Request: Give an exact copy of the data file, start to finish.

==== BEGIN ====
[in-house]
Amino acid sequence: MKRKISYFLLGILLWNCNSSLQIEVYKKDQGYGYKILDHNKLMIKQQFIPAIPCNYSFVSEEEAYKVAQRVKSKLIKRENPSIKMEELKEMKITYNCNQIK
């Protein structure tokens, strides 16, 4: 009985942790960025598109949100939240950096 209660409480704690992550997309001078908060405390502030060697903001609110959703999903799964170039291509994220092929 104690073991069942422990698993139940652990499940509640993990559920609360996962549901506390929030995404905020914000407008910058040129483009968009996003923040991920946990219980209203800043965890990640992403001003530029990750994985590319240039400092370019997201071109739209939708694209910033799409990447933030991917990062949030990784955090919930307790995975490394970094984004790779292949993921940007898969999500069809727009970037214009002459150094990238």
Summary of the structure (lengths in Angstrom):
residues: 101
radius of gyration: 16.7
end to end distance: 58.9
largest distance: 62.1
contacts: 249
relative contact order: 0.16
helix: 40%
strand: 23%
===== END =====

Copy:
[in-house]
Amino acid sequence: MKRKISYFLLGILLWNCNSSLQIEVYKKDQGYGYKILDHNKLMIKQQFIPAIPCNYSFVSEEEAYKVAQRVKSKLIKRENPSIKMEELKEMKITYNCNQIK
């Protein structure tokens, strides 16, 4: 009985942790960025598109949100939240950096 209660409480704690992550997309001078908060405390502030060697903001609110959703999903799964170039291509994220092929 104690073991069942422990698993139940652990499940509640993990559920609360996962549901506390929030995404905020914000407008910058040129483009968009996003923040991920946990219980209203800043965890990640992403001003530029990750994985590319240039400092370019997201071109739209939708694209910033799409990447933030991917990062949030990784955090919930307790995975490394970094984004790779292949993921940007898969999500069809727009970037214009002459150094990238």
Summary of the structure (lengths in Angstrom):
residues: 101
radius of gyration: 16.7
end to end distance: 58.9
largest distance: 62.1
contacts: 249
relative contact order: 0.16
helix: 40%
strand: 23%